According to Hindu mythology, Shiva's consort, Parvati, once took an avatar as Sati, the daughter of king Daksha. When she grew up, she married Shiva against the wishes of her father. One day, Daksha performed a yagna and decided against inviting Shiva. Sati decides to attend anyway and unable to sit through her father's insults aimed at Shiva, jumps into the fire and commits suicide. This angered Shiva and he takes Sati's body and starts his Taandav, the cosmic dance of destruction. In order to save the universe, Vishnu sends his chakra and dismembers Sati's body and removes it from Shiva's grasp. A Shakti-Peeth temple now exists at every one of the 51 locations Sati's body parts are believed to have fallen. Mata Bari is where her left leg is believed to have fallen.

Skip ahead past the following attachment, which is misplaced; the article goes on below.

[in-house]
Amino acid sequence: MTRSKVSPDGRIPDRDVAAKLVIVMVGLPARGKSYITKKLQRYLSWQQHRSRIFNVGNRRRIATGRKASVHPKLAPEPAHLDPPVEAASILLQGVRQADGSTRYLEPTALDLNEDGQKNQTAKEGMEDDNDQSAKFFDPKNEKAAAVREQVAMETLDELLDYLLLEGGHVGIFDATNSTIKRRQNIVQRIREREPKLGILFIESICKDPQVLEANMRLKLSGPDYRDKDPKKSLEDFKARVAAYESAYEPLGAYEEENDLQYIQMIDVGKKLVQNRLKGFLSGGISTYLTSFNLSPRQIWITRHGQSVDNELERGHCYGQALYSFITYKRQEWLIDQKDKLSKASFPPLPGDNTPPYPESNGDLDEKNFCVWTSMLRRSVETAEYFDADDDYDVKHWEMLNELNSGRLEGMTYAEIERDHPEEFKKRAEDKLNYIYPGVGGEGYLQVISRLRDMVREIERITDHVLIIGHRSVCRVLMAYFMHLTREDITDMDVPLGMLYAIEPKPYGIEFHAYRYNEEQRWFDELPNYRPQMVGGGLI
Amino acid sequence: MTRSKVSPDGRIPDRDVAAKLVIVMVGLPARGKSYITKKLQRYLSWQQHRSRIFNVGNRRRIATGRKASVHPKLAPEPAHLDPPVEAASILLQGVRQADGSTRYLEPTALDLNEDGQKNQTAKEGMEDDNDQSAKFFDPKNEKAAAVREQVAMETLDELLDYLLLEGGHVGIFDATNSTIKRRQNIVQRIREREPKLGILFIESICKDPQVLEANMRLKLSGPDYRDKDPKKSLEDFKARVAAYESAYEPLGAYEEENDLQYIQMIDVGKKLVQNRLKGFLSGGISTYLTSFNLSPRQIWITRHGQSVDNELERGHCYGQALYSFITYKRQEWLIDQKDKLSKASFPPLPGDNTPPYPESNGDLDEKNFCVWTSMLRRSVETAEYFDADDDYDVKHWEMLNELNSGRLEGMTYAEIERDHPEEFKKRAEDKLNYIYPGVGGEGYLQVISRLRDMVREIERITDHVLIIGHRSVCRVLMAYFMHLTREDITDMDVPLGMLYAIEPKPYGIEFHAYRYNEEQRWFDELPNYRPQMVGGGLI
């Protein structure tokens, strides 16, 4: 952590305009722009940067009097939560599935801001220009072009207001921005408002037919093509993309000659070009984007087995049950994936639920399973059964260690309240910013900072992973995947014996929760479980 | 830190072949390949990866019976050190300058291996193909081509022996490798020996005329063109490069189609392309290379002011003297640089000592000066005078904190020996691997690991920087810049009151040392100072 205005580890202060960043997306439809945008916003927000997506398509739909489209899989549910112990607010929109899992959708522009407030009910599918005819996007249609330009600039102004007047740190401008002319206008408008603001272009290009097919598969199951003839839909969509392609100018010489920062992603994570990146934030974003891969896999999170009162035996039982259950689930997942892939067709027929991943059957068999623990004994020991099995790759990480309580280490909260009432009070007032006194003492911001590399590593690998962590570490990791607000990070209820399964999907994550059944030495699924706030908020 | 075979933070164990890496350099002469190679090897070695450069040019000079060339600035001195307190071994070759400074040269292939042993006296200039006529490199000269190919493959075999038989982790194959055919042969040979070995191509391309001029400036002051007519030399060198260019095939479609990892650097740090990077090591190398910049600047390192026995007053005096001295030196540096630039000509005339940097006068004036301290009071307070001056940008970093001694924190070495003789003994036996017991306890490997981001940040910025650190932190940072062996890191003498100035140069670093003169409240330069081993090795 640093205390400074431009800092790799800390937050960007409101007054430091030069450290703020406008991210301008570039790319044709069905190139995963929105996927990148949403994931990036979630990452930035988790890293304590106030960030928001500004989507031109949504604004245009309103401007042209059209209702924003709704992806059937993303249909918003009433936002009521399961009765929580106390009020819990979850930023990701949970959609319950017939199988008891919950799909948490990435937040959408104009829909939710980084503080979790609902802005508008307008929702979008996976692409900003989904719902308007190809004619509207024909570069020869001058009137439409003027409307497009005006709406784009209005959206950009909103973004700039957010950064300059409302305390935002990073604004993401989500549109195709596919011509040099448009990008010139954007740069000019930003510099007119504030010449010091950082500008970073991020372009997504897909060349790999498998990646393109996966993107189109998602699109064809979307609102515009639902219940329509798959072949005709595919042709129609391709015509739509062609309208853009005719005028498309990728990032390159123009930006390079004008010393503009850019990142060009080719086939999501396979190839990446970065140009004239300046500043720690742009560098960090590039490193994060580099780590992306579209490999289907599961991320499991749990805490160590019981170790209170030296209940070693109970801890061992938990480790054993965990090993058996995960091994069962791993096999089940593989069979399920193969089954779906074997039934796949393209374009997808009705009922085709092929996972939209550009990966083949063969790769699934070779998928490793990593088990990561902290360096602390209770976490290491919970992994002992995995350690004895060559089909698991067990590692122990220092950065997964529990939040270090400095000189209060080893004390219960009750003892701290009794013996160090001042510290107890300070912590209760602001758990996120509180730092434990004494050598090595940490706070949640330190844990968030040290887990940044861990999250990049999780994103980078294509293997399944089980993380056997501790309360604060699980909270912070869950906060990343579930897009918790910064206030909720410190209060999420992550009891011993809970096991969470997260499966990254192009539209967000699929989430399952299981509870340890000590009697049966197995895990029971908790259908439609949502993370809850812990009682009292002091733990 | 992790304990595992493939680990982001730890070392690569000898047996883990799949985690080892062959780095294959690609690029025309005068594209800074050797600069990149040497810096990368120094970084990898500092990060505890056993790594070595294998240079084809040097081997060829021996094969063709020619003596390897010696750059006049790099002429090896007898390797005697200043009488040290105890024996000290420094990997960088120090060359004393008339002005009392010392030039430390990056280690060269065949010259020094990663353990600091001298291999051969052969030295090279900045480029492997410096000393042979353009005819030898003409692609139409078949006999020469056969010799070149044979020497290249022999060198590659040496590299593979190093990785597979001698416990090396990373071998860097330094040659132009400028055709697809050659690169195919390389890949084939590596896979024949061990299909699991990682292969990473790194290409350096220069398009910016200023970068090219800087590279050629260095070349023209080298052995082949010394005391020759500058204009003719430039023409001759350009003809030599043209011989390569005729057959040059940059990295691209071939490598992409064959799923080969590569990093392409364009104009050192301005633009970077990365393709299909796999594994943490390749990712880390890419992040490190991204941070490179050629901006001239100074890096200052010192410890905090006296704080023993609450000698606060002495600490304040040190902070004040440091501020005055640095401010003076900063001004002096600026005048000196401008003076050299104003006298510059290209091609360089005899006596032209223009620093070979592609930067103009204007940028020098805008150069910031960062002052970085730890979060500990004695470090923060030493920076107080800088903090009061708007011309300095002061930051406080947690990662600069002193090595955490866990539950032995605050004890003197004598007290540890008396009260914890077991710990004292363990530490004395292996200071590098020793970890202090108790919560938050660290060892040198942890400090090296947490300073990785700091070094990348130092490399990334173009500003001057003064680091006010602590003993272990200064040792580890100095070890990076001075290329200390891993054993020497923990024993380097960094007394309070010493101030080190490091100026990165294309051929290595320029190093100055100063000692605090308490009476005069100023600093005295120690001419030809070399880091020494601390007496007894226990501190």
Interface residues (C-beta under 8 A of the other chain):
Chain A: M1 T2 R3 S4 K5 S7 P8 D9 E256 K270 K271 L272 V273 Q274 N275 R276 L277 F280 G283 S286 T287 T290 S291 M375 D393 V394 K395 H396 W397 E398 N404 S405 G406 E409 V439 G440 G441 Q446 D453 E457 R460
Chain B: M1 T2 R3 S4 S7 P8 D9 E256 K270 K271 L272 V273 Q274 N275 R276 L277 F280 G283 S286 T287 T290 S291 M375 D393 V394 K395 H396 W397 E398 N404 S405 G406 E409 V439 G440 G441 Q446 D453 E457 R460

The sights of Udaipur only need an afternoon to blitz through. But there are couple of worthy half-day trips that one can do with Udaipur as the base. One of these is Pilak which lies about an hour south of Udaipur. Dating between the 8th and 12th c AD, Pilak was an important Buddhist site belonging to the Samatata kingdom. It houses some impressive sculptures, the most famous of which is the 12 ft Surya statue majestically staring at the visitors since the 8th c. We stared back for a while. We blinked first. Accepted defeat and headed further 30 minutes south to visit the Mahamuni Pagoda which, thanks to its Burmese style architecture, would completely blend in Mandalay or Bagan. This one we just couldn't stare at as it was painted bright gold and was gleaming under the morning sun. So we turned our backs to it, took selfies and headed back to Udaipur.